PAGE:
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  • A deep-fried Western Dog from the Coney Dog Cafe at Lima and Dupont roads.

  • A Chciago dog from the Coney Dog Cafe at Lima and Dupont roads.

  • Chili-cheese fries from the Coney Dog Cafe at Lima and Dupont roads.

  • A Coney Dog from the Coney Dog Cafe at Lima and Dupont roads.

  • A half-pound burger from the Coney Dog Cafe at Lima and Dupont roads.

  • A hot dog with nacho cheese, top, and a Coney dog with nacho cheese from the Coney Dog Cafe at Lima and Dupont roads.

  • A cheeseburger slider from the Coney Dog Cafe at Lima and Dupont roads.

  • A half-pound beef hot dog with shredded cheese from the Coney Dog Cafe at Lima and Dupont roads.

  • The Coney Dog Cafe at Lima and Dupont roads.

  • Onion rings from the Coney Dog Cafe at Lima and Dupont roads.

  • A breaded chicken sandwich from the Coney Dog Cafe at Lima and Dupont roads.

  • Breaded tenderloin from the Coney Dog Cafe at Lima and Dupont roads.

  • A New England-style bratwurst from the Coney Dog Cafe at Lima and Dupont roads.

  • Loaded potato soup from the Coney Dog Cafe at Lima and Dupont roads.

Sunday, March 25, 2018 1:00 am

Hard to find better sauce to put on a hot dog

RYAN DUVALL | The Journal Gazette

Coney Dog Cafe


Out of a possible five


Now that it is officially spring, we can think of all things that come with it – flowers, the sun, baseball. And hot dogs.

It is the prototypical warm-weather food, especially at the ballpark, and it is also quite a popular choice year-round in the Summit City.

Of all of the places that serve the encased meats, there is one that keeps drawing me back more than any other, with the exception of the legendary place downtown.

And I must not be the only one who likes the Coney Dog Cafe, which started in New Haven, because it expanded to a second location at Lima and Dupont roads. I was eager to see whether it lived up to what I loved about the original.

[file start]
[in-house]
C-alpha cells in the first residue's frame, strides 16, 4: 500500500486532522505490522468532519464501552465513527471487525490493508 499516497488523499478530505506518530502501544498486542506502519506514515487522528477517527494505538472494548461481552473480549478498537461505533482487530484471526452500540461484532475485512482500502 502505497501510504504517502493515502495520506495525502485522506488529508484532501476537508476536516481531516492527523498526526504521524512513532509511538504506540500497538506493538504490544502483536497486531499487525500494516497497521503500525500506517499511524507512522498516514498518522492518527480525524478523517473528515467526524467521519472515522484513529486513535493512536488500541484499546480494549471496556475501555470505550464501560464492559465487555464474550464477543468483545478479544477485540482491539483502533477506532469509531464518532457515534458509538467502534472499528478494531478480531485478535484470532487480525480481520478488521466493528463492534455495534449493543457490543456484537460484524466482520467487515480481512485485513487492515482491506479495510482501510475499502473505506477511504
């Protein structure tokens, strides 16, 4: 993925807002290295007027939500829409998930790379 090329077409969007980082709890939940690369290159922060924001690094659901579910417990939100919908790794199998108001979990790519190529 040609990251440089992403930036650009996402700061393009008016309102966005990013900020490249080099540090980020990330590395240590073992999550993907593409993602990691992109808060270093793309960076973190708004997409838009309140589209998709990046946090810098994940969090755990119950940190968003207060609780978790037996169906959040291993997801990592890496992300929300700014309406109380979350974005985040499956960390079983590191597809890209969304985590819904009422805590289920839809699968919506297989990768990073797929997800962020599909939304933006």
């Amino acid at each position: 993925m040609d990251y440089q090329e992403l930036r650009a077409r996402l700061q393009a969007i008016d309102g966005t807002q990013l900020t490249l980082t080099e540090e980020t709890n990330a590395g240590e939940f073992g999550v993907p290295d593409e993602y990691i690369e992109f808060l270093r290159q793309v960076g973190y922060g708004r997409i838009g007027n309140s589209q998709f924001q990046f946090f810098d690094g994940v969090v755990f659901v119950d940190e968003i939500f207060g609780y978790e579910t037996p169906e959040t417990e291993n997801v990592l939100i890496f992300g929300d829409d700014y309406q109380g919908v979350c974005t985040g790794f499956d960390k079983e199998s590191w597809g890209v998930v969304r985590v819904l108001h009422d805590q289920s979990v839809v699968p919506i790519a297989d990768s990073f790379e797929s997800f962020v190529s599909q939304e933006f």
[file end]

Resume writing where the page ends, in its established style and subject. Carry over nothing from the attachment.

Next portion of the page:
What I found was that the new spot, once home to Dawson's Dogs, was much different in a lot of ways but still the same when it came to what was important.

The strip-mall space it occupies has a cleaner look, which doesn't have the character or charm of the original. But that more corporate look probably is more comfortable for the masses. It has a rustic-modern design with nifty stainless steel sheet siding on the walls and a black and white checkerboard tile floor.

The menu mirrors the original place with a variety of topped hot dogs, sliders and other sandwich options for those who, for some reason, would go to a hot dog joint and not want a hot dog.

The original coneys were as solid as they always have been. The sauce is thicker and meatier than the legendary spot downtown and has a little more peppery zip, but it is not too spicy for any palate. It has a unique background flavor, too, that I still cannot crack the code on, though I suspect some cumin is involved.

The coney dogs can also be altered in many ways to add interesting wrinkles.

Coney Dog Cafe offers shredded cheese or cheese sauce – or both, if you really like cheese. And if the time and day are right, you can ask to have any dog deep-fried instead of grilled so the exterior gets a little snappier or, better yet, have them leave the hot dogs in until they burst open to become “rippers” – a variation that is pretty popular out east.

Owner Marty Compton – one of the most genuine, hands-on restaurant owners I have ever been served by – also added the option of a giant coney a handful of years ago when he started offering half-pound beef dogs.

Compared with the rest of his very affordable menu, they are a pricey option at $6.99, but the dog is not just for show. It is a really good beef wiener and is way better than his standard beef dog.